DK: Yes. But we thought that the process of making the album was important. We enjoyed it. It was not the big problem that it was not released. We didn't think it was a very good situation that we were always regarded as a couple of Faust. Uwe also lost his place in Polydor. So, naturally, we began to look for another company.
- Then, you re-recorded the materials to make "Casablanca Moon". The musicians changed from Faust to British musicians. How did you try to change your way of singing?
DK: When re-hearing the record now, I can analyze this and that. But, when I was singing, I didn't think how to sing. I didn't have a concept. I was doing it unconsciously. As I hear it again, the singing is much softer. It naturally went that way.
- Then, Slapp Happy merged with Henry Cow, and Slapp Happy ended as a band. What did you think about it at that time?
DK: We made another album "Desperate Straight" with Henry Cow. We often had meetings with them because they also belonged to the same company, Virgin Records. I loved that their "wild rock'n roll", so they called their music, was not rock'n roll at all. The individual relationships in Slapp Happy began to be difficult. It was the time for each one to make own adventure and journey. I felt activity as Slapp Happy was difficult when we recorded "Desperate Straight".
- Henry Cow was providing ideological messages at that time. Did you have sympathy to their thought when you worked with them?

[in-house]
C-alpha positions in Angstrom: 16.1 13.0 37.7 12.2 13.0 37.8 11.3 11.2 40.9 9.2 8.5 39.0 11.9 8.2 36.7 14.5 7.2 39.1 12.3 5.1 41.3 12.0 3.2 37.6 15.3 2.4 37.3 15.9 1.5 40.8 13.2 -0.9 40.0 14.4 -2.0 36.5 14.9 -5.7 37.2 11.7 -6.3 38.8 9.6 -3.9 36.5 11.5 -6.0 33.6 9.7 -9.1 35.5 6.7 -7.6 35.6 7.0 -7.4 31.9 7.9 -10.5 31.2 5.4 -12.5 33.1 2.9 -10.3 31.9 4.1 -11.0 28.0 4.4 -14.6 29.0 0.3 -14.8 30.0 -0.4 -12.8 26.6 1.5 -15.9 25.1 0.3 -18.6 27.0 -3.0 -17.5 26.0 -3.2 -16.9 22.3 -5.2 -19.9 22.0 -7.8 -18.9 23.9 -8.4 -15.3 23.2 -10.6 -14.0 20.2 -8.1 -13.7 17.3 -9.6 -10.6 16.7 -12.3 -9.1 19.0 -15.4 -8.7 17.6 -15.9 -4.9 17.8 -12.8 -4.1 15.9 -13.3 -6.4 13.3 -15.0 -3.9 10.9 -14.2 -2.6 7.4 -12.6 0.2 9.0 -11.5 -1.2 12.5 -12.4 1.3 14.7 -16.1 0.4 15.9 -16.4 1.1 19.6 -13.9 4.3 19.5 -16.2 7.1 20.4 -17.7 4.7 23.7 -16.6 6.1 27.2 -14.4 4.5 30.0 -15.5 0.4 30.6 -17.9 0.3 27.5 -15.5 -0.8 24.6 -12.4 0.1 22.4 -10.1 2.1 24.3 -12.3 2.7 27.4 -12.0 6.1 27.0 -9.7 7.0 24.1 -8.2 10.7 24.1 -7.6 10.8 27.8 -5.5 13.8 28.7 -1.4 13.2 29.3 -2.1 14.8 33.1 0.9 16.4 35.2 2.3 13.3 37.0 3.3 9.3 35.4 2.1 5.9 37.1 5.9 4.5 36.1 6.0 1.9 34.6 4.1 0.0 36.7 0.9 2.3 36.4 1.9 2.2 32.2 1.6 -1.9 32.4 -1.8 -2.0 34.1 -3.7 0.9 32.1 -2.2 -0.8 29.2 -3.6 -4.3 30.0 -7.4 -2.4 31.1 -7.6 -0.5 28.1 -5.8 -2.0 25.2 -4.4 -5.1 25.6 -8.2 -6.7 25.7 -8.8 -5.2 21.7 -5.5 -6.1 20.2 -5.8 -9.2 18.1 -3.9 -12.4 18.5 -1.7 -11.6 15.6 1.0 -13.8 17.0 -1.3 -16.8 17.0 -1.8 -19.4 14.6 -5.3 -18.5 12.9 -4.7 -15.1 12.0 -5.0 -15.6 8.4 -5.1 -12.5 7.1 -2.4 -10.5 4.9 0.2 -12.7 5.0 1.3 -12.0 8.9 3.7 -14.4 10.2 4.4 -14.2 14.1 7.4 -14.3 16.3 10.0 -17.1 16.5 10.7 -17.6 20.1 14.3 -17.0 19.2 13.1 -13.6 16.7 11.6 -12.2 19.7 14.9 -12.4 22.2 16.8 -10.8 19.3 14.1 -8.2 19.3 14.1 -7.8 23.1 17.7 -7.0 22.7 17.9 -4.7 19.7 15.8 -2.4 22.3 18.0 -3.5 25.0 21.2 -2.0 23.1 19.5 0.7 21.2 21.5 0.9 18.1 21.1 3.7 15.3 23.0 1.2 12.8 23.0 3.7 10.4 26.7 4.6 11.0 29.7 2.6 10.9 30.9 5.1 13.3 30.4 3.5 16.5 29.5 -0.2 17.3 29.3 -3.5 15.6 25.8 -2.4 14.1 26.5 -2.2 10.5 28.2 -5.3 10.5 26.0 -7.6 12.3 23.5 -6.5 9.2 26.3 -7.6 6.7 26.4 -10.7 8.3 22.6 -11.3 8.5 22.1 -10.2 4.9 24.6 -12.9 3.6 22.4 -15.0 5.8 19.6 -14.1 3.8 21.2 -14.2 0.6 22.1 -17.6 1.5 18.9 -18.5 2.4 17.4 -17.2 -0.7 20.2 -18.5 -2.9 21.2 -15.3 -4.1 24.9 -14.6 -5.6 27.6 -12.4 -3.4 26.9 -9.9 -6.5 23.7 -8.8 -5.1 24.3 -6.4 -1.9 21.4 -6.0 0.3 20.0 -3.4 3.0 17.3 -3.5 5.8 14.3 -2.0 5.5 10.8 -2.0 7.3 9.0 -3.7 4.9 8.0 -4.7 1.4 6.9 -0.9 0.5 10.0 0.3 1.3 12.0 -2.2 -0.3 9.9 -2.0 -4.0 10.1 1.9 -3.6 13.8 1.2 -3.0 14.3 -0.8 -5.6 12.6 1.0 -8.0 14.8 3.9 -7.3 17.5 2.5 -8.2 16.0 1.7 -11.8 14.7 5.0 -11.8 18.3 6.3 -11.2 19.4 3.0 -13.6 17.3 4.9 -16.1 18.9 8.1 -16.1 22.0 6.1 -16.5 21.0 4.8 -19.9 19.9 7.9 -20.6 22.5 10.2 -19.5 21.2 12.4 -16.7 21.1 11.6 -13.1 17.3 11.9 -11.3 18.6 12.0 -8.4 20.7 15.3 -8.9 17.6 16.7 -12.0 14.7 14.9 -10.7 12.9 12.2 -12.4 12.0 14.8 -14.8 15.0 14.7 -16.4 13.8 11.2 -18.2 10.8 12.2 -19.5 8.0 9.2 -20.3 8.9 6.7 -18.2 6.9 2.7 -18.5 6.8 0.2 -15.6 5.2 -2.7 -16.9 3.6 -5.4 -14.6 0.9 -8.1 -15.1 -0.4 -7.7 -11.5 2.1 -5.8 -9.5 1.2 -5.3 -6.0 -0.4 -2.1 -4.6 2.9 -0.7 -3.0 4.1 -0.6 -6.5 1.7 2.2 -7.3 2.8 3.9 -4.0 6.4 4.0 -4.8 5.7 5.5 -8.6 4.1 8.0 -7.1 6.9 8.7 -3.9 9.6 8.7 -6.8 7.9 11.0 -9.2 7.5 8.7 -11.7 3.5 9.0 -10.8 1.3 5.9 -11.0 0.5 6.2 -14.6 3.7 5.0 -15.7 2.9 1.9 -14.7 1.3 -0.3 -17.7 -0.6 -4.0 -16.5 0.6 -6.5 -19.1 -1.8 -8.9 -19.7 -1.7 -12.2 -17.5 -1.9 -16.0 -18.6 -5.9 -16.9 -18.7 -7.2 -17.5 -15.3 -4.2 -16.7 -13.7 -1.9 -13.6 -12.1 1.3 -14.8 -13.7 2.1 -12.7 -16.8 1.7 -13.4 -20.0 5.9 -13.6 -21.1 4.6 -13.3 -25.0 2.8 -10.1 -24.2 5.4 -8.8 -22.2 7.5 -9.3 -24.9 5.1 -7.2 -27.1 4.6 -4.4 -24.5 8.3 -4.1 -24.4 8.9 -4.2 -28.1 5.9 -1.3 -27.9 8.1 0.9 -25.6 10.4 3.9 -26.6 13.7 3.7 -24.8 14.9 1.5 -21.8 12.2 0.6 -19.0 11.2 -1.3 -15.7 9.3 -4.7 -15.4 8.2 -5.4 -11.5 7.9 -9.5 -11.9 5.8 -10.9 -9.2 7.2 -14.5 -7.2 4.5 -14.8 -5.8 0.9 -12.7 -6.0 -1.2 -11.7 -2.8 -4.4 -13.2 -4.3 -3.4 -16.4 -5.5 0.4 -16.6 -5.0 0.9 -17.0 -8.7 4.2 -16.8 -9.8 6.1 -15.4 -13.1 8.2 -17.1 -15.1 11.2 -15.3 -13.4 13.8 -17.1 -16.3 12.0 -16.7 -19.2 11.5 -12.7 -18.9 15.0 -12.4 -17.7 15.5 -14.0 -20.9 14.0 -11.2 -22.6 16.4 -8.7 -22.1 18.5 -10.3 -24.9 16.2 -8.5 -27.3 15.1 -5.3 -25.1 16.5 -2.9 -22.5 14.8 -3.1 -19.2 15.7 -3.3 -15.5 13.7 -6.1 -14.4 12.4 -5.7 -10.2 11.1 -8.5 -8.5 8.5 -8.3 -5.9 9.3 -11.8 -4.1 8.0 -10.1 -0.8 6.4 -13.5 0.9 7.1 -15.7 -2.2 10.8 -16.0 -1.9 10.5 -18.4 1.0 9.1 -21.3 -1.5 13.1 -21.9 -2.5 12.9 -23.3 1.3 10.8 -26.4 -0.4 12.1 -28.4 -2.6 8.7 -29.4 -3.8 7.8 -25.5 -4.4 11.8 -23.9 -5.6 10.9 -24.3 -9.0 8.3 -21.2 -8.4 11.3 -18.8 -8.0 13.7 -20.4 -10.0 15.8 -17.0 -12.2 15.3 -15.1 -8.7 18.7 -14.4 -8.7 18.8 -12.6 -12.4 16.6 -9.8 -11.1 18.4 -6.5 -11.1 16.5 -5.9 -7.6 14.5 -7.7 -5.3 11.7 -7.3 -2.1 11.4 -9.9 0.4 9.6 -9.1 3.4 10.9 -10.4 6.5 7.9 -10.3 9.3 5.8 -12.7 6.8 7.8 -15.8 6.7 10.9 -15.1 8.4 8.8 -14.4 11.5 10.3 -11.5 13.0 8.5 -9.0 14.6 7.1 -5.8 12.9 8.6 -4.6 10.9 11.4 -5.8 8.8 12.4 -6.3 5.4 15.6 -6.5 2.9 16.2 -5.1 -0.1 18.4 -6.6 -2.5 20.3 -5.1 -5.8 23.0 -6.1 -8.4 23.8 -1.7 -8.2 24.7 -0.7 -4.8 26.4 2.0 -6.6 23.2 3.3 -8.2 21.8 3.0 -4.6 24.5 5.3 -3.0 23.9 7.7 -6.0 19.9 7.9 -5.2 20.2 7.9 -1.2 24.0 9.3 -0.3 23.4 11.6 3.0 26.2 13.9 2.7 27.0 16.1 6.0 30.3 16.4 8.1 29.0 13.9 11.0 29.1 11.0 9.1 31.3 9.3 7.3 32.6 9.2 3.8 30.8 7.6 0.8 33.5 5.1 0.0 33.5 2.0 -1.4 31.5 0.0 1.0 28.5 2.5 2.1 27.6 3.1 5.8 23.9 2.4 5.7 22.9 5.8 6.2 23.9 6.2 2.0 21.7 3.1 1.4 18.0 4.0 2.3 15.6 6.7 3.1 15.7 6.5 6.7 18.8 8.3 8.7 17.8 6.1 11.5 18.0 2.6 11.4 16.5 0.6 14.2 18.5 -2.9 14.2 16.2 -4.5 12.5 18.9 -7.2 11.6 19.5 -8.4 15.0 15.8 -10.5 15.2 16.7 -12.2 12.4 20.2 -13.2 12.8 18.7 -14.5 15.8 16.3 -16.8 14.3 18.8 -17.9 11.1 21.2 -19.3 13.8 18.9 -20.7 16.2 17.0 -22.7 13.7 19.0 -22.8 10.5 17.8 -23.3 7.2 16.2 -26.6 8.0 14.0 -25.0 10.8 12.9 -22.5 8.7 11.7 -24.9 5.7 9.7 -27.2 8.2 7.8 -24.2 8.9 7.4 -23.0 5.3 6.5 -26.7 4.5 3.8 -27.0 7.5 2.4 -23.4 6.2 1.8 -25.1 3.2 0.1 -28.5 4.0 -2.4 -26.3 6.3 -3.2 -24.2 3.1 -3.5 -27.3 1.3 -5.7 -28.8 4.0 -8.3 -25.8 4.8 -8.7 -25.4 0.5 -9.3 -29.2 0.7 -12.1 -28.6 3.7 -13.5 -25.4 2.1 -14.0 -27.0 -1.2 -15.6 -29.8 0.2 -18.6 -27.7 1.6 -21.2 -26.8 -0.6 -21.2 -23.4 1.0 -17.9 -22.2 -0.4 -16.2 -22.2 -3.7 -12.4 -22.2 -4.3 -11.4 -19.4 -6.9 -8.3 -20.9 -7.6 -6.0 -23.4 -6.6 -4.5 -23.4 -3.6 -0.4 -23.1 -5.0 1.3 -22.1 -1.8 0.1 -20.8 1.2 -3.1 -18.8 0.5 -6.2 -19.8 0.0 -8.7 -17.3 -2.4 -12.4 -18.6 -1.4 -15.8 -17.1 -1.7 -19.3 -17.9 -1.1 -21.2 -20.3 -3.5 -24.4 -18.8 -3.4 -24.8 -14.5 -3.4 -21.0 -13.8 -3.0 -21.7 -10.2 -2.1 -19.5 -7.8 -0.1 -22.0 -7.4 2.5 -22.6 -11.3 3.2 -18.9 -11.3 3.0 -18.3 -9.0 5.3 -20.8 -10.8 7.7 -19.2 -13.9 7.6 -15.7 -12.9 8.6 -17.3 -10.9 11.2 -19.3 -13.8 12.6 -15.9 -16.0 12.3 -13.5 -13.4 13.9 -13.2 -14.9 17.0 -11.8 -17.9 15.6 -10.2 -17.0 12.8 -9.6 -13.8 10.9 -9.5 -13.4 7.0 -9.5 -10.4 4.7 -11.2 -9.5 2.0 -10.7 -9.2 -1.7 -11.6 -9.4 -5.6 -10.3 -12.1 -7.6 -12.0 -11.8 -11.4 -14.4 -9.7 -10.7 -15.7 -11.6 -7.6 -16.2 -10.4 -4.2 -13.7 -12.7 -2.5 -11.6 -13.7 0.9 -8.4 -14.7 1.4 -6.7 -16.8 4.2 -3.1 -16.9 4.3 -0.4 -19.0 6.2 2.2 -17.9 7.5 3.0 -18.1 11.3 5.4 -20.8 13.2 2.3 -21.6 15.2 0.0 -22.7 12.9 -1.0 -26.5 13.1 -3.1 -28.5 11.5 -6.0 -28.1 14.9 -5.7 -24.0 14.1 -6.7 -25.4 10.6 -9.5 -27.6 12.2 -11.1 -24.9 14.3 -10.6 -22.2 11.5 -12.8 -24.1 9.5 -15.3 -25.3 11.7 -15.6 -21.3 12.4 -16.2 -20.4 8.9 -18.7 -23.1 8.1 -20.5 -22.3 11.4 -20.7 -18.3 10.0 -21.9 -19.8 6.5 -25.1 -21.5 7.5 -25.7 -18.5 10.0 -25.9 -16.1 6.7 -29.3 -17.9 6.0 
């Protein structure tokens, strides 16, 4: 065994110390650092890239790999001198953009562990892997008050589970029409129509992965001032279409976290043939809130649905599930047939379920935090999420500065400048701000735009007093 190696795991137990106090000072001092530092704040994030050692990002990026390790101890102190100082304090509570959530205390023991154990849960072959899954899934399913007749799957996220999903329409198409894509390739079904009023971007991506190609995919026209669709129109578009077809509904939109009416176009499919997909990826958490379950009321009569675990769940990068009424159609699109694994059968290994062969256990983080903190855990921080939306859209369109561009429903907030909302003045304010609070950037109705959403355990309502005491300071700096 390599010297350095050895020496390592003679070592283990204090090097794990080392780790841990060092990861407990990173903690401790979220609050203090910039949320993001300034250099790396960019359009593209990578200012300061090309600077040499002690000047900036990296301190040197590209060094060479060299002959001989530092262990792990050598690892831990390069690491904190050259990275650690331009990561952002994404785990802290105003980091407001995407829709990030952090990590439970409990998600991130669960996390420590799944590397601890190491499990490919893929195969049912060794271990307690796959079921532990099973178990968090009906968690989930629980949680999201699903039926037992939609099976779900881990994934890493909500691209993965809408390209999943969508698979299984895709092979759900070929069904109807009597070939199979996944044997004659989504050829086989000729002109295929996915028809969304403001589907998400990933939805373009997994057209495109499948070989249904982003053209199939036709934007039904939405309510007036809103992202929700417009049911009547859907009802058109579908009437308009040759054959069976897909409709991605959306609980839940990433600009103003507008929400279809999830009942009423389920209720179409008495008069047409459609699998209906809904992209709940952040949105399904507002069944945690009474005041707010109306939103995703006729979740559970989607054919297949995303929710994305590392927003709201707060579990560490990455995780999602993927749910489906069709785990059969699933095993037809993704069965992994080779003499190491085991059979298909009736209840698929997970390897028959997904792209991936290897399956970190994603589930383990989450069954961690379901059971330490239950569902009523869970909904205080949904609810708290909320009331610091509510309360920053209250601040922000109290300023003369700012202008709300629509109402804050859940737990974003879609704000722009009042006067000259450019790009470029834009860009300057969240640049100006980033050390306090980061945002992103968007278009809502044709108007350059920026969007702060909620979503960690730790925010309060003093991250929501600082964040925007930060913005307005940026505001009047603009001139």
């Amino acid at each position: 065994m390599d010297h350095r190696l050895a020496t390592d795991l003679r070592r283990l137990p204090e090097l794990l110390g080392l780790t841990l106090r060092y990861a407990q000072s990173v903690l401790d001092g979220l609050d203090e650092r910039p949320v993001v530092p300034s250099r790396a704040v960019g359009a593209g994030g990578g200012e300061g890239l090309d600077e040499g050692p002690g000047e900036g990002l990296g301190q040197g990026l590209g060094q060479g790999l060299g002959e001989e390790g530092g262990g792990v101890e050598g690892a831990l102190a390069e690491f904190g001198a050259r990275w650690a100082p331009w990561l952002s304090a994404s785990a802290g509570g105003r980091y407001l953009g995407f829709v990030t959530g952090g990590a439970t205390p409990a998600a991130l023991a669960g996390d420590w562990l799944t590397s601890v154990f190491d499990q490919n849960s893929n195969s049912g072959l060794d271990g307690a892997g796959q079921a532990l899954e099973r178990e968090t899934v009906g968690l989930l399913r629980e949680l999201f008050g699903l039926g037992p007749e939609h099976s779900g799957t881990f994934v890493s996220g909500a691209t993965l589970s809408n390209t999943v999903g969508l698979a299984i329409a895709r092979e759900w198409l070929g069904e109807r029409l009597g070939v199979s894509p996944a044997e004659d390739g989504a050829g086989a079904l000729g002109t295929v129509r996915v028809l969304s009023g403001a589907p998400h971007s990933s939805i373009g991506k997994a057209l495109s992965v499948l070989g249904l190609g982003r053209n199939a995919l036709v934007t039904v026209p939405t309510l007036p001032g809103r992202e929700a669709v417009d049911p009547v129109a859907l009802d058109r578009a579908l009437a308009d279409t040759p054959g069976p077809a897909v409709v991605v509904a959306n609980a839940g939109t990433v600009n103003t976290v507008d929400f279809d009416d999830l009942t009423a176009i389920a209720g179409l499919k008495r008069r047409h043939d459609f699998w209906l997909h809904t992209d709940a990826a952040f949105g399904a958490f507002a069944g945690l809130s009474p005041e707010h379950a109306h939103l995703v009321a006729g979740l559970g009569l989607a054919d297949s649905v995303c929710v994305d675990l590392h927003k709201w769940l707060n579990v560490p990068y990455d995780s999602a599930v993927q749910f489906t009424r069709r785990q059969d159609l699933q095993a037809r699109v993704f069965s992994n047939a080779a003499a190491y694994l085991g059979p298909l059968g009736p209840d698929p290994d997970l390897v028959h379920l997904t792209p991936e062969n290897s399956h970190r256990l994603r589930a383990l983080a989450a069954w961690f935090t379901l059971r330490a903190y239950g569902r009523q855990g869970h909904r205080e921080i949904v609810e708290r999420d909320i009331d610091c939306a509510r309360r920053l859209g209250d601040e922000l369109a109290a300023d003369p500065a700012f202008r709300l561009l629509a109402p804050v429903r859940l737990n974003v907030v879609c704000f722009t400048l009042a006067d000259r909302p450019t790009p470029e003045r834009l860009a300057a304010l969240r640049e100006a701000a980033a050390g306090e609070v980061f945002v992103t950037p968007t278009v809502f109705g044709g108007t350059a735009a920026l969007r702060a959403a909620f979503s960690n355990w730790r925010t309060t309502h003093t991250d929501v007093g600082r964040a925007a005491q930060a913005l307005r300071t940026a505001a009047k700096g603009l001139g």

DK: Whatever the message was, it was important to sing on the stage. I wanted to do the live performance, but Slapp Happy was not the band to play live. I was frustrated with it. As for message, it was a time when the leftist thought was influential among the young intellectual people. I was also influenced by it. I was thinking idealistically that music can contribute to promote the idea that everyone is equal beyond the class discrimination. I also felt that I could grow up as a musician. I'd been in Henry Cow for 1 year, but reality was very different. We fell in a very dogmatic situation. I began to feel no sympathy to their messages. It was far from humanity.
- So, as a developed form, with Fred Frith and Chris Cutler, Art Bears was born.
DK: Yes. After leaving Henry Cow, I was feeling that I liked to sing songs. I was invited by Chris Cutler, and I joined the group. The experience during Henry Cow worked successful here.
- You began to sing Brecht songs at that time. Later, you made "Supply and Demand" and "Tank Battle" as solo albums. Were you influenced by the works of Brecht from the early period?
DK: Yes. Of course, I was reading Brecht books when I was in Germany. I bought a lot of Brecht related records in the 70's. I read his books and I thought he was very important person in German culture. I felt I came back to the roots when I picked up his songs. Of course, I was born after the war, but my parents had hard times during the war. My grandfather participated in WW1. So, there was social consciousness in my family. I studied how terrible things were done during Nazis period. Many families did not teach about it, and thought they'd better forget it as soon as possible. We were not like that. We should not forget it. We thought we should keep remembering. And I think so now. 6 millions of people died. We should not forget it, and pay our respects to them.
- I agree with you. By the way, how did you feel when you heard the idea of recording "Ca Va" as Slapp Happy?